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I’ll be interviewing sometimes local author Andy Courtier on his newly published Book A Different Kind of Luxury.  The book contains the stories of eleven colorful representatives of Japan’s back-to-the-land movement.  Japan is a country as fast-paced and materialist as any, and the people in the book and others like them face enormous cultural pressures to conform, but nevertheless maintain the good life as they see it.  Andy Courtier spends most of his time in the Bay Area or traveling, but as a home base he and his partner Cynthia own rural property just across the Trinity border.  Many of you probably know them.

Author and photographer Andy Couturier will discuss his book of profiles of people living simple, sustainable, extraordinary lives in rural Japan.  A Different Kind of Luxury: Japanese Lessons in Simple Living and Inner Abundance, just published by Berkeley-based Stone Bridge Press, lets readers feel the flavor and texture of the lives of a number of fascinating artists, philosophers and farmers who’ve chosen lives of reduced consumption and increased satisfaction.  Although raised in the tumult of Japan’s industrial powerhouse, each of the men and women profiled have made the transition to a slower, more deeply satisfying lives with plenty of time for contemplation and a deeper connection with the natural world.

Raised in the tumult of Japan’s industrial powerhouse, the eleven men and women profiled in this book have all made the transition to sustainable, fulfilling lives. Their lives are simple, yet they are surrounded by the luxuries of nature, art, contemplation, delicious food, and an abundance of time.  For example:

* Atsuko Watanabe is an environmentalist and home-schooler who explores esoteric spiritual traditions  while raising her two daughters in an old farmhouse

* Akira Ito is an ex-petroleum engineer who has become a painter and children’s book illustrator and explores the role of chi (life energy) in the universe through art and traditional Chinese music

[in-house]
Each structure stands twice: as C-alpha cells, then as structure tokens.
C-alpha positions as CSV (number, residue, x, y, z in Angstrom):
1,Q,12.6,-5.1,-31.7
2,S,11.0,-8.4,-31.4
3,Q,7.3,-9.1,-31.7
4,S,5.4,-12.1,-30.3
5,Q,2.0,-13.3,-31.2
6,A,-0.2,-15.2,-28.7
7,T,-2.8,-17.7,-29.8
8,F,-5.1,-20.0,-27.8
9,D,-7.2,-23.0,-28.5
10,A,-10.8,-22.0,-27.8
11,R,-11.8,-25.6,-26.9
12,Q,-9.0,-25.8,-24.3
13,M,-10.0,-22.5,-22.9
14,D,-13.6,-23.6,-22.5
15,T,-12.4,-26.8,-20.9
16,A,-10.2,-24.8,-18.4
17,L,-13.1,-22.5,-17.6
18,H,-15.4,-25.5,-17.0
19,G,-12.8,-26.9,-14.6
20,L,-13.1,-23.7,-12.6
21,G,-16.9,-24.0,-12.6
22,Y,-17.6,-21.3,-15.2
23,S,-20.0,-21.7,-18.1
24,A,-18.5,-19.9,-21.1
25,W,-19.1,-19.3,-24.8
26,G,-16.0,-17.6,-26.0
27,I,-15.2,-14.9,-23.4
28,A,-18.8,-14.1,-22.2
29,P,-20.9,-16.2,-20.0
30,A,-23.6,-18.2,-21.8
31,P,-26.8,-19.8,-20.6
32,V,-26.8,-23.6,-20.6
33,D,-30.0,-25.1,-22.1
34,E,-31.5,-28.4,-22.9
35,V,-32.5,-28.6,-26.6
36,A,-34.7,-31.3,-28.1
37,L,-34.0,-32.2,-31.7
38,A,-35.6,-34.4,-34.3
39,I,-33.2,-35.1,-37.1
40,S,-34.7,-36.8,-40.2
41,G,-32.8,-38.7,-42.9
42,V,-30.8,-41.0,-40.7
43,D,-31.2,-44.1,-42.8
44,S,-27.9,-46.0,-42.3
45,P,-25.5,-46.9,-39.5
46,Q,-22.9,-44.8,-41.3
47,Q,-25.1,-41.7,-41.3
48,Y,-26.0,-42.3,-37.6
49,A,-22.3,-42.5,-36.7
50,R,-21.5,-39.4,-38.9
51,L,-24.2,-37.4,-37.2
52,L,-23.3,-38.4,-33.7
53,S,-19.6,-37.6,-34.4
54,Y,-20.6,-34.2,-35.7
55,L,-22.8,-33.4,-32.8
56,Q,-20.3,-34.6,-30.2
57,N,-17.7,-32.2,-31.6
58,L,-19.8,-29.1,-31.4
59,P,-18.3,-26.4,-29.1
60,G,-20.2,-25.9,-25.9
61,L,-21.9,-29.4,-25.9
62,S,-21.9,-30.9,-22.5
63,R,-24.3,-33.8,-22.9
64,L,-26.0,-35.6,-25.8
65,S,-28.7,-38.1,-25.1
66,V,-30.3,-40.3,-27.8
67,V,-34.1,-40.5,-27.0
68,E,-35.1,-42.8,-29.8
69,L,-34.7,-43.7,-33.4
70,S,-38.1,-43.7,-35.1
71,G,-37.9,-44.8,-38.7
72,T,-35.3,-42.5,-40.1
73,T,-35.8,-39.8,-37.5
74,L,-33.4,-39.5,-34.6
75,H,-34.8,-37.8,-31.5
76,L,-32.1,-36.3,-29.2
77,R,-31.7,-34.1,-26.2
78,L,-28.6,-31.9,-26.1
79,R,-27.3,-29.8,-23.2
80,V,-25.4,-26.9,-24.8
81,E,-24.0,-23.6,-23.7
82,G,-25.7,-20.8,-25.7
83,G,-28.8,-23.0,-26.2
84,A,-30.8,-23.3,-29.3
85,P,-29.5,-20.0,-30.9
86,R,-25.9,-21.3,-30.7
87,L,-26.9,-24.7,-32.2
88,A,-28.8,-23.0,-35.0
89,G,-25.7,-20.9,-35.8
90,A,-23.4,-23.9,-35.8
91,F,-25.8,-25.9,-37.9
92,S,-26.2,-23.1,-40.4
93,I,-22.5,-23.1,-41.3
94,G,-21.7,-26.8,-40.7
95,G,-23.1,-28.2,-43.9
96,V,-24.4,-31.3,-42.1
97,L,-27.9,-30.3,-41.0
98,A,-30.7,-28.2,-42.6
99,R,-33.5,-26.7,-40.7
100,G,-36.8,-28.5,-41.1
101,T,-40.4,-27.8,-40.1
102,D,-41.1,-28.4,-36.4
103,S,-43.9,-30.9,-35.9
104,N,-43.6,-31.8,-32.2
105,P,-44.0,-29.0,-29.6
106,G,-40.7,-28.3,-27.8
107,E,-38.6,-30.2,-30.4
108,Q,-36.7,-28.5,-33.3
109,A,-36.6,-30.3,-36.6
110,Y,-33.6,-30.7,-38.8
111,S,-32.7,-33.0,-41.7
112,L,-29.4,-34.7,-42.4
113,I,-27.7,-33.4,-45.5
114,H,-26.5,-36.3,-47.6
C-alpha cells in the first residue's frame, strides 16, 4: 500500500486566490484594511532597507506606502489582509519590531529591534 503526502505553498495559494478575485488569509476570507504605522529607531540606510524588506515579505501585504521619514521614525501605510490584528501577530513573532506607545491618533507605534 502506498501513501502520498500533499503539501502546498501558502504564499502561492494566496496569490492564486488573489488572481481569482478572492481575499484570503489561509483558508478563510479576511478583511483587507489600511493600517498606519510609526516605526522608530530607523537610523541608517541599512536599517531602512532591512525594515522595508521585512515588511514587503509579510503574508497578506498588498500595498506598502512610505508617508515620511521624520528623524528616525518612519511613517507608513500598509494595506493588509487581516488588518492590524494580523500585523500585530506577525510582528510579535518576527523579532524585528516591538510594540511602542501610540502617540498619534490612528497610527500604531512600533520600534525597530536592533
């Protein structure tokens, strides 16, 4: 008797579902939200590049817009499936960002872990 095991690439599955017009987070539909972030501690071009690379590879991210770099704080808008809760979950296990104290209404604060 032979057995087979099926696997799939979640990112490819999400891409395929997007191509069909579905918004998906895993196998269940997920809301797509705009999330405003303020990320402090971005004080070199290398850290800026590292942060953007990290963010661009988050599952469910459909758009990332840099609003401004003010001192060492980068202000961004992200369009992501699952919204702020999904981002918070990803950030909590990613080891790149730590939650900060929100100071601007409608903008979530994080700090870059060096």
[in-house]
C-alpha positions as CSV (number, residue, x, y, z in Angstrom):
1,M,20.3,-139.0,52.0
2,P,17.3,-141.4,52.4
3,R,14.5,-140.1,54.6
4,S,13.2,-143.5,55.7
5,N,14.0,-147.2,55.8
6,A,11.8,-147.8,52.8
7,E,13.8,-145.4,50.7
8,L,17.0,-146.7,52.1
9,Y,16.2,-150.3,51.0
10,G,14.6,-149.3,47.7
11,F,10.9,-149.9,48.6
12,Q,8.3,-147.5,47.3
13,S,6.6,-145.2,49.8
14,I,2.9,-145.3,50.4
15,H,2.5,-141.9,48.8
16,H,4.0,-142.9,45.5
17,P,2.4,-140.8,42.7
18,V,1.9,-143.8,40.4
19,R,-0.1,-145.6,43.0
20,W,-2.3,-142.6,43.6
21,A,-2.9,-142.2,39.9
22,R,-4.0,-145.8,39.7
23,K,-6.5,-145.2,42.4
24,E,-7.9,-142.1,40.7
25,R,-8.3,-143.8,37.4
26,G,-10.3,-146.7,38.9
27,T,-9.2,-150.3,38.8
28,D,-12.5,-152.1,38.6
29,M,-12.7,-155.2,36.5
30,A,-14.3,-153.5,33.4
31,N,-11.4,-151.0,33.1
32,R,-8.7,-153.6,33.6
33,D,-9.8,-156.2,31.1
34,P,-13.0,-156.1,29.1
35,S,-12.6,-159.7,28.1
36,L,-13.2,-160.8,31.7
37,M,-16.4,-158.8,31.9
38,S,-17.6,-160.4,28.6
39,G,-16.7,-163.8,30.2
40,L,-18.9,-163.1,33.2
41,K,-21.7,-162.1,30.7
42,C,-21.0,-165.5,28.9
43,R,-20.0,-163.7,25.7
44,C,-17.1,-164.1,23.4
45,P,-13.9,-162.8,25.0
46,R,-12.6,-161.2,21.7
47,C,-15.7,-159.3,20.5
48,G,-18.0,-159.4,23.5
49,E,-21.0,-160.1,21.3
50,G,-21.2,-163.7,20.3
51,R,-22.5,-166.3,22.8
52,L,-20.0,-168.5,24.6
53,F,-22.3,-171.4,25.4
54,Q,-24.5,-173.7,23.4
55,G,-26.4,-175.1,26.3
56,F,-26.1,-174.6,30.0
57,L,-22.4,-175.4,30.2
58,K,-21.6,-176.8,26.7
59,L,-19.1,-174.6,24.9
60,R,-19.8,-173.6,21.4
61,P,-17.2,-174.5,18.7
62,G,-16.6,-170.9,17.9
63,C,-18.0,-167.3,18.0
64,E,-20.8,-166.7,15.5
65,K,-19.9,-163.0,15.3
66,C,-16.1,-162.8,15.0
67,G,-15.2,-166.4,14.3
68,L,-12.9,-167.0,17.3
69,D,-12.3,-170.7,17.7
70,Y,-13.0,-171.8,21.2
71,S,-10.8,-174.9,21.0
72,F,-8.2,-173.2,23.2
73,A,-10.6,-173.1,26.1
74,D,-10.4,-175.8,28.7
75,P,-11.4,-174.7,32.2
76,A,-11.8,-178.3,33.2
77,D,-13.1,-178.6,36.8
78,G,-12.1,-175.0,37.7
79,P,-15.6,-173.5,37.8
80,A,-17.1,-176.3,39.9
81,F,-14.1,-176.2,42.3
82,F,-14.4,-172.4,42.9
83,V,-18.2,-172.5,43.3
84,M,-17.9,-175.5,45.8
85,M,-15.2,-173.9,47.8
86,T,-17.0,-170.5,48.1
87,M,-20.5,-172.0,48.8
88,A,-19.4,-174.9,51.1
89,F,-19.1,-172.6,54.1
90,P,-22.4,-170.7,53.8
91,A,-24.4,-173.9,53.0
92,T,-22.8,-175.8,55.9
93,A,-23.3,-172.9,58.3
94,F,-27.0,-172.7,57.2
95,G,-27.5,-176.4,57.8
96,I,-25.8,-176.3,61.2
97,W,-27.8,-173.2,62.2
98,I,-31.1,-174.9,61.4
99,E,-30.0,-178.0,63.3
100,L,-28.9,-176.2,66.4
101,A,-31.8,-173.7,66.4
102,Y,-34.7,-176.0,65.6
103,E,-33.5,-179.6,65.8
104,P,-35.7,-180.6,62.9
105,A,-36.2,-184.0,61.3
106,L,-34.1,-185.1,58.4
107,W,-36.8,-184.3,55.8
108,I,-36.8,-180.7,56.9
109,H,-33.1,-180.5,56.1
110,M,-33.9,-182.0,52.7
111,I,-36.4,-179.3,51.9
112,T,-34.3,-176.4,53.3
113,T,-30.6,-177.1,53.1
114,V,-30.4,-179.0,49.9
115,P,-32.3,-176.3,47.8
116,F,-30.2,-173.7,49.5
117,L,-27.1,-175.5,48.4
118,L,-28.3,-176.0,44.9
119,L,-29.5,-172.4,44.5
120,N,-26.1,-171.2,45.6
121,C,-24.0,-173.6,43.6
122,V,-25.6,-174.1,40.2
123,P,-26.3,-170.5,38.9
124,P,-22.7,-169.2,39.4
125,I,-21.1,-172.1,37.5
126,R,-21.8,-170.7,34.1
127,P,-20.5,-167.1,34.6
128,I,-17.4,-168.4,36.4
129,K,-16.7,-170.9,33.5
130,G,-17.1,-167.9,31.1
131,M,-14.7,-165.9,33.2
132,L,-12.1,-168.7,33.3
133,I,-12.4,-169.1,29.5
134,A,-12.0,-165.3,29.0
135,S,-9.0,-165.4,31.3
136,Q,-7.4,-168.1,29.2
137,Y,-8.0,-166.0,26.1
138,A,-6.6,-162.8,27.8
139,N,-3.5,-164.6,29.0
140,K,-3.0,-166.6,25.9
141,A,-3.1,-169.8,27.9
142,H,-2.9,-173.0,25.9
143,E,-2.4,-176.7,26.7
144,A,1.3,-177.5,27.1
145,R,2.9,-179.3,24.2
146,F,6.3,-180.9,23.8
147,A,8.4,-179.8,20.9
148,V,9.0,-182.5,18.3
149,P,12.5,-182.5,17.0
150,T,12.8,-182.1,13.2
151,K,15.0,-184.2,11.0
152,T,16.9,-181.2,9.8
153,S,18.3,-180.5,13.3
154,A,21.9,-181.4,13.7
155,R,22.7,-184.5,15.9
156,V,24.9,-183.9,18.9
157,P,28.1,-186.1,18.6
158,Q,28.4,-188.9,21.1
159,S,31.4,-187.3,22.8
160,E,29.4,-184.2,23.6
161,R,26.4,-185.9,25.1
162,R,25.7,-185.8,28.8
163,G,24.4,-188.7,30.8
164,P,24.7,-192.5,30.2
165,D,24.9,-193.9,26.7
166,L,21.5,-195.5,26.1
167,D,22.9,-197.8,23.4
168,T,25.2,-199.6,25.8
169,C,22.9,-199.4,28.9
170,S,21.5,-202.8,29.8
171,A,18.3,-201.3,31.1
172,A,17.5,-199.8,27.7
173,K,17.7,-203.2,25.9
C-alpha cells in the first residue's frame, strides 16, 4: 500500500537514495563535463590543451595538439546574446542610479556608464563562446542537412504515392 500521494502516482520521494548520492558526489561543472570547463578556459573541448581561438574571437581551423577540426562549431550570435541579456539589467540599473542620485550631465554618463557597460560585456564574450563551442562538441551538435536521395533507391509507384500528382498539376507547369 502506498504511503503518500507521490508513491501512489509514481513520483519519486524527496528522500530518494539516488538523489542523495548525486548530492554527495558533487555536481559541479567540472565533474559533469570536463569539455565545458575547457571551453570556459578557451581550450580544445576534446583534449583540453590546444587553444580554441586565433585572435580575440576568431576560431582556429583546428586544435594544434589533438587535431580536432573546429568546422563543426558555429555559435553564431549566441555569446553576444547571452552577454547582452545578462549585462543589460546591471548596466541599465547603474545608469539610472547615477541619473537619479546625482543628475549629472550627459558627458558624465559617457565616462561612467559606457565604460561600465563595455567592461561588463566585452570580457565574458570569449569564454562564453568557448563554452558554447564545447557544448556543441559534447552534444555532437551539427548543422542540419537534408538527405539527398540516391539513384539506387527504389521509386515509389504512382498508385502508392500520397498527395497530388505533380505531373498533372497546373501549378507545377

* Kogan Murata grows rice and crafts elegant bamboo flutes that he plays for alms in the surrounding villages

* Jinko Kaneko is a fine artist and fabric dyer who runs a Himalayan-style curry restaurant in the Japan Alps

By presenting the journeys of these ordinary-yet exceptional-people, Andy Couturier shows how we, too, can travel a meaningful path of living simply, with respect for our communities and our natural resources. When we leave behind the tremendous burdens of wage labor, debt, stress, and daily busy-ness, we grow rich in a whole new way. These Japanese are pioneers in a sense; drawing on traditional Eastern spiritual wisdom they have forged a new style of modernity, and in their success is a lesson for us all: live a life that matters.

He has a blog with excerpts and discussion.

Show time is 7:00 p.m., this Thursday evening on KMUD.  Call-ins are welcome.  I intend to focus on comparison and contrast between the people in his book and many of those who came to Humboldt to simplify and focus.  The central question:  what is the “good life” and how does one attain it?

For consideration of the theme, read this old guest post:  Sohum and Ecological Roots.

The polls have the Massachusetts race between a hungry Republican with a motivated tea party base in a dead heat, with perhaps even an advantage to the Republican.  If he wins, health care reform is dead (along with 50 thousand Americans a year) and Obama’s presidency is essentially over, at least as far as any real reforms are concerned.  Obama has brought this upon himself playing everything safe and timidly from the beginning, profoundly disappointing his base with no acknowledgment of his many, many compromises from his Republican opposition.  So you have a hungry opposition and a demoralized base – exactly where we were in 1994.  Unfortunately Obama appointed no real progressive to any cabinet position of note, and surrounded himself with conservative people sans any understanding of history.  Meanwhile the Party leadership endorsed a lackluster candidate much more like Kerry than Kennedy.

As it is happening, Democratic turnout is expected to be very low.  You can’t spend a whole year demoralizing your own base and expect them to turn out for you.

Ironically, the Democrats’ best hopes in the election tomorrow come from a Libertarian candidate under enormous pressure to drop out of the race and endorse the Republican.


January 2010